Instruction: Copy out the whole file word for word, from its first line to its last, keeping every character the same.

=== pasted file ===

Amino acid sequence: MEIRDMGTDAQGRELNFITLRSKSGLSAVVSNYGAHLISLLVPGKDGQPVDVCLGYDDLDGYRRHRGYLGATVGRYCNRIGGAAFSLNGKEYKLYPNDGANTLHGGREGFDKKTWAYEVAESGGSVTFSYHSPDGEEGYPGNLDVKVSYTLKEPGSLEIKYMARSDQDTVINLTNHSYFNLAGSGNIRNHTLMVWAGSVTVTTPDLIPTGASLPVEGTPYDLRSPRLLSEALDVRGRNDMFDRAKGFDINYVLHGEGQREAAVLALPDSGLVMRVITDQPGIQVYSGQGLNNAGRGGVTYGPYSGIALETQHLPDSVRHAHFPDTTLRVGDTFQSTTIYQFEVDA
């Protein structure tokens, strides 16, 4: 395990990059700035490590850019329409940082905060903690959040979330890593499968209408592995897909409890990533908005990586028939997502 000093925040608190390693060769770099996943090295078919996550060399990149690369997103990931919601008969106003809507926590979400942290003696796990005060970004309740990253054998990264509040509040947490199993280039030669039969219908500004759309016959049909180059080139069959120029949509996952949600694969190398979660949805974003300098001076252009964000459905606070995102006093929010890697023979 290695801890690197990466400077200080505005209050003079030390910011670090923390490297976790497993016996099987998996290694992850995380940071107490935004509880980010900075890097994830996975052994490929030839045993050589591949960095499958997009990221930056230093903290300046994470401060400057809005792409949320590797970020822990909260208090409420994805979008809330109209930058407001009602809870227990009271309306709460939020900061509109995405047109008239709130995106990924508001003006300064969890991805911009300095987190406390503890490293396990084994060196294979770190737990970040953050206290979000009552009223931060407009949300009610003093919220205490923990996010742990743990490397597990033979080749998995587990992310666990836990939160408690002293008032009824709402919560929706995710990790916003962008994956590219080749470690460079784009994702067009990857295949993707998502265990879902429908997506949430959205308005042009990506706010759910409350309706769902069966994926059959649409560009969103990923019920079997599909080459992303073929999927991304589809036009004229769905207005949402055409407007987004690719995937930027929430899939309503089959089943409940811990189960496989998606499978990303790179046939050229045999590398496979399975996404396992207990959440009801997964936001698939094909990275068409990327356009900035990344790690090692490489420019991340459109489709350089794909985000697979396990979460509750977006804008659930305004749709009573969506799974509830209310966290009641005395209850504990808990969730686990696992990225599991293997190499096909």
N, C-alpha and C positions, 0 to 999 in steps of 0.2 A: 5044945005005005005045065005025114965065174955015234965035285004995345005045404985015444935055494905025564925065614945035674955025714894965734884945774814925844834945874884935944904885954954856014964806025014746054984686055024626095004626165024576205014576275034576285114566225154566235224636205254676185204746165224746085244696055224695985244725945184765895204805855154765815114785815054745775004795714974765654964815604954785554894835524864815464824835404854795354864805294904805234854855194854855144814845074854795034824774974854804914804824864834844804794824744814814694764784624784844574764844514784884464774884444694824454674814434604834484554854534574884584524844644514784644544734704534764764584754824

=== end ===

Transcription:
Amino acid sequence: MEIRDMGTDAQGRELNFITLRSKSGLSAVVSNYGAHLISLLVPGKDGQPVDVCLGYDDLDGYRRHRGYLGATVGRYCNRIGGAAFSLNGKEYKLYPNDGANTLHGGREGFDKKTWAYEVAESGGSVTFSYHSPDGEEGYPGNLDVKVSYTLKEPGSLEIKYMARSDQDTVINLTNHSYFNLAGSGNIRNHTLMVWAGSVTVTTPDLIPTGASLPVEGTPYDLRSPRLLSEALDVRGRNDMFDRAKGFDINYVLHGEGQREAAVLALPDSGLVMRVITDQPGIQVYSGQGLNNAGRGGVTYGPYSGIALETQHLPDSVRHAHFPDTTLRVGDTFQSTTIYQFEVDA
């Protein structure tokens, strides 16, 4: 395990990059700035490590850019329409940082905060903690959040979330890593499968209408592995897909409890990533908005990586028939997502 000093925040608190390693060769770099996943090295078919996550060399990149690369997103990931919601008969106003809507926590979400942290003696796990005060970004309740990253054998990264509040509040947490199993280039030669039969219908500004759309016959049909180059080139069959120029949509996952949600694969190398979660949805974003300098001076252009964000459905606070995102006093929010890697023979 290695801890690197990466400077200080505005209050003079030390910011670090923390490297976790497993016996099987998996290694992850995380940071107490935004509880980010900075890097994830996975052994490929030839045993050589591949960095499958997009990221930056230093903290300046994470401060400057809005792409949320590797970020822990909260208090409420994805979008809330109209930058407001009602809870227990009271309306709460939020900061509109995405047109008239709130995106990924508001003006300064969890991805911009300095987190406390503890490293396990084994060196294979770190737990970040953050206290979000009552009223931060407009949300009610003093919220205490923990996010742990743990490397597990033979080749998995587990992310666990836990939160408690002293008032009824709402919560929706995710990790916003962008994956590219080749470690460079784009994702067009990857295949993707998502265990879902429908997506949430959205308005042009990506706010759910409350309706769902069966994926059959649409560009969103990923019920079997599909080459992303073929999927991304589809036009004229769905207005949402055409407007987004690719995937930027929430899939309503089959089943409940811990189960496989998606499978990303790179046939050229045999590398496979399975996404396992207990959440009801997964936001698939094909990275068409990327356009900035990344790690090692490489420019991340459109489709350089794909985000697979396990979460509750977006804008659930305004749709009573969506799974509830209310966290009641005395209850504990808990969730686990696992990225599991293997190499096909």
N, C-alpha and C positions, 0 to 999 in steps of 0.2 A: 5044945005005005005045065005025114965065174955015234965035285004995345005045404985015444935055494905025564925065614945035674955025714894965734884945774814925844834945874884935944904885954954856014964806025014746054984686055024626095004626165024576205014576275034576285114566225154566235224636205254676185204746165224746085244696055224695985244725945184765895204805855154765815114785815054745775004795714974765654964815604954785554894835524864815464824835404854795354864805294904805234854855194854855144814845074854795034824774974854804914804824864834844804794824744814814694764784624784844574764844514784884464774884444694824454674814434604834484554854534574884584524844644514784644544734704534764764584754824